in the series Brecht Versuche. The essay was also published--before
the 1989-1998 Werke's appearance--in Brecht's Gesammelte
Werke 8 [Schriften 2]: 340-349.
15. Brecht is of
course often described, by others and himself, as the Left's plumpes
Denken ["crude thinking," "crude thought," "vulgar thought"] poet,
over against Left writers like
Wolfenstein who exhibit a penchant for visionary, sometimes arcane or
delicate, Symbolist esotericism. It therefore seems entirely natural that
Brecht chooses to render Shelley's lines far more literally than had
Wolfenstein. Yet, paradoxically, it is Wolfenstein's translation that
yields the familiarly Popular Front verse-cadence of ringing hammerbeat,
along with a rhetorical thematics that quickly thins to weak abstraction.
Meanwhile, Brecht's scrupulously literal, generally unrhymed translation
somehow manages--no doubt due to Brecht's terrific feel for other poets'
language, and, more specifically, his obvious sympathy with the
Mask--to convey Shelley's startling ways of simultaneously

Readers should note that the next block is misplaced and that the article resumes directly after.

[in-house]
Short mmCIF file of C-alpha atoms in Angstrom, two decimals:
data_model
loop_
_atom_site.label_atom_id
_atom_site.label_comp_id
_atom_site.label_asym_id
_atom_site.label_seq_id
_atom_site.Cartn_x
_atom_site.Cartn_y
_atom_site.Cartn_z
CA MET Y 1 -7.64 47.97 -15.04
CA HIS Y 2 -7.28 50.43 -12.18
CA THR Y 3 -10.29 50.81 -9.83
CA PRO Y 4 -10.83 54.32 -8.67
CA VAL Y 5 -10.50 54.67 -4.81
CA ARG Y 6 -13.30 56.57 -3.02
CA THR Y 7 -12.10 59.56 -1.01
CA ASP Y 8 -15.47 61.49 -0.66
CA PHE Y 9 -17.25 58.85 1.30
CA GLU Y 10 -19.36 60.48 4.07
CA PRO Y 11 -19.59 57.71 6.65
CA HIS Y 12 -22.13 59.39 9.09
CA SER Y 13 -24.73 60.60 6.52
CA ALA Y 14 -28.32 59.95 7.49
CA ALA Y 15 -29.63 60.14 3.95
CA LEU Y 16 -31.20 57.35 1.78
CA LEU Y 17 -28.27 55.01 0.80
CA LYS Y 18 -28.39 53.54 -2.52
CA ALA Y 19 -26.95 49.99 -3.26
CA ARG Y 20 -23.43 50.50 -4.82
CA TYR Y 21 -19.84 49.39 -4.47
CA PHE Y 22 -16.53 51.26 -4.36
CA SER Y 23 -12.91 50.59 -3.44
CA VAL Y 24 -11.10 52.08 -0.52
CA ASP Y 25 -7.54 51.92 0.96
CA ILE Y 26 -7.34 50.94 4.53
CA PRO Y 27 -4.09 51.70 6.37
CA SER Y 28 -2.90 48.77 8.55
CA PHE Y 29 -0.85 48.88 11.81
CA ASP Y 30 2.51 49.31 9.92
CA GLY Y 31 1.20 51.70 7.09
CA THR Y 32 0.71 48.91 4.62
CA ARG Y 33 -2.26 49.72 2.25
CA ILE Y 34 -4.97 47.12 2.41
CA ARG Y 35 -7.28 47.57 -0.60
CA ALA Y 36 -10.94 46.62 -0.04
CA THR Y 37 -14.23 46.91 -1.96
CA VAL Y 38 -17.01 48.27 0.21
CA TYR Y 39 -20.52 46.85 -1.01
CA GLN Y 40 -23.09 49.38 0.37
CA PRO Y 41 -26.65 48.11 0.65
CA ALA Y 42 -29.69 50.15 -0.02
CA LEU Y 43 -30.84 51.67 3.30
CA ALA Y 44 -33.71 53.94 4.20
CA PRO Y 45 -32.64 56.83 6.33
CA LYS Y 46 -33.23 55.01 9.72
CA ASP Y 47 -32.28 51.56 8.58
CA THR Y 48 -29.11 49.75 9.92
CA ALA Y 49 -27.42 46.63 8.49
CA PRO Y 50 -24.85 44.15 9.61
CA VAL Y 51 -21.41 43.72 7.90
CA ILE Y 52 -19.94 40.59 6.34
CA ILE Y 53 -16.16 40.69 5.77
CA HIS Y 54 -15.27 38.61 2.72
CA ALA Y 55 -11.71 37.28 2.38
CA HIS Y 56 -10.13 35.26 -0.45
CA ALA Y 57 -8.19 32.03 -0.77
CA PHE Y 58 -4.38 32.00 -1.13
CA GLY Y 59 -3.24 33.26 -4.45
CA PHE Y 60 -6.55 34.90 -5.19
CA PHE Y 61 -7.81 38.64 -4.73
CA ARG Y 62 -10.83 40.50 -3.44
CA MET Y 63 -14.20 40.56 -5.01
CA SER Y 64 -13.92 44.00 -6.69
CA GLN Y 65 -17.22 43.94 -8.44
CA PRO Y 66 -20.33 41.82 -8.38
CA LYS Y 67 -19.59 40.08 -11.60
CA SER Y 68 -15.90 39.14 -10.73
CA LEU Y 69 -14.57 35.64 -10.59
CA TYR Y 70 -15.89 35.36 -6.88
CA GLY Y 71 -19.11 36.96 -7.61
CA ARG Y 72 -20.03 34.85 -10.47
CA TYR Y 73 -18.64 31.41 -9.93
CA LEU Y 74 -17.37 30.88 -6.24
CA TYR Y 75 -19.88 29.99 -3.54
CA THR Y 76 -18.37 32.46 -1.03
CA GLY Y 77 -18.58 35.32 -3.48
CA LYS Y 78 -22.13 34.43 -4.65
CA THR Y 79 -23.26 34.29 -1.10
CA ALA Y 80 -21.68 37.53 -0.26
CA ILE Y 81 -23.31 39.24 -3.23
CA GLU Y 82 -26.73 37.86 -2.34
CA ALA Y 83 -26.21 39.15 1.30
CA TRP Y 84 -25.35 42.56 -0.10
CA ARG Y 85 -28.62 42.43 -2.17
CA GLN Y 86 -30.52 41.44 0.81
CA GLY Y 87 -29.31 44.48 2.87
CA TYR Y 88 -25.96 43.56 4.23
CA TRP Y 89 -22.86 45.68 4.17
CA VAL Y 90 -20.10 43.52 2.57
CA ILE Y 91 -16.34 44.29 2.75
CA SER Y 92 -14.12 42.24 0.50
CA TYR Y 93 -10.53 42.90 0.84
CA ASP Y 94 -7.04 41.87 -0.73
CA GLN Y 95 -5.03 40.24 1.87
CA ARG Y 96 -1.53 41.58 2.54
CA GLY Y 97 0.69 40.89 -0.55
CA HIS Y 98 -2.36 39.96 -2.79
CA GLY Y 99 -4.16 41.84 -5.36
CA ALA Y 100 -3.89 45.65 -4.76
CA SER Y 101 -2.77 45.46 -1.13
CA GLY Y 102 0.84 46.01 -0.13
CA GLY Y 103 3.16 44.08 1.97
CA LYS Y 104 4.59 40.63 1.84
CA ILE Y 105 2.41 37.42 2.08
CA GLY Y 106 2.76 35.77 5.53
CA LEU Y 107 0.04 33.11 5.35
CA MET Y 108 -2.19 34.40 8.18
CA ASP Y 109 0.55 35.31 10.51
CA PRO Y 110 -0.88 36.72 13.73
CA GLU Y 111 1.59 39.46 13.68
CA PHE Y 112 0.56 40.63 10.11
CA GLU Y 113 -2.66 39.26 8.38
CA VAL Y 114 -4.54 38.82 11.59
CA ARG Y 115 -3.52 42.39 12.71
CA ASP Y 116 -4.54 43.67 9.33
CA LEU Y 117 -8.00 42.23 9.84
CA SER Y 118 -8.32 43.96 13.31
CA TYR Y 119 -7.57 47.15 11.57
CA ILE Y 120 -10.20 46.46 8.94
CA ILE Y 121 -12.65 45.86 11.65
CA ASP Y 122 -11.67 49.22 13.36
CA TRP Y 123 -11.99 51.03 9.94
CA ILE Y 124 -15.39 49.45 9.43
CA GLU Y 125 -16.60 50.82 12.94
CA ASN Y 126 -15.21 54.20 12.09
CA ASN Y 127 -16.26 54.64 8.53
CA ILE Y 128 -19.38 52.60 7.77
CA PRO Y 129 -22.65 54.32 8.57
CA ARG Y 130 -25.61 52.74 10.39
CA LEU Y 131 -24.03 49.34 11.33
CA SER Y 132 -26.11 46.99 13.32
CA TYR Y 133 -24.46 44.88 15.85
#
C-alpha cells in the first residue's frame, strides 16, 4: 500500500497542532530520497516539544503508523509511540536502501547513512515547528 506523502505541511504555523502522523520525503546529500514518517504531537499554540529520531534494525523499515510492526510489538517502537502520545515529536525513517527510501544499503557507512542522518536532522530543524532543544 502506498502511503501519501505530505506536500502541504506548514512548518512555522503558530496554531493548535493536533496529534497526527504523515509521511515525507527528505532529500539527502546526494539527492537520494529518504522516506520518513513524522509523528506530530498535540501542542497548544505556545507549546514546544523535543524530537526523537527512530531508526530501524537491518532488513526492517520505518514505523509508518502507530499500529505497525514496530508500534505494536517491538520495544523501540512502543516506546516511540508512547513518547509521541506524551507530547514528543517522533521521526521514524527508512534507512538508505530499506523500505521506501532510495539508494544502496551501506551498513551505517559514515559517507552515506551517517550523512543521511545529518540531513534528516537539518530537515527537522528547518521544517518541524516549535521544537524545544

condensing and exfoliating image, phrase, and line. Brecht, that is,
powerfully grasps and identifies with Shelley's manner of marrying
rhythmic propulsion to textural density, whereby through syntax, cadence,
diction, and tone, an intense forward movement and stingingly precise
denotation coexist with an imagistic counter-impulse that, with
understated elegance, deftly builds back into the poem a cumulatively
thickening self-reflection. The inspired and brilliant literalism of
Brecht's translation--Brecht's ability to see (and then to render into an
impressive construction of energy, concretion, and transparency) the
Mask's interanimation of the material and the ideational, of grit
and philosophically-oriented intellection--results in stanzas notably more
literary and poetic than Wolfenstein's.
For Benjamin's implicit, and Adorno's and Elizabeth Hauptmann's explicit, assessments of Brecht's Shelley translations (as well as Brecht's later, possibly ambivalent attitude towards the translations), see my n.27 below.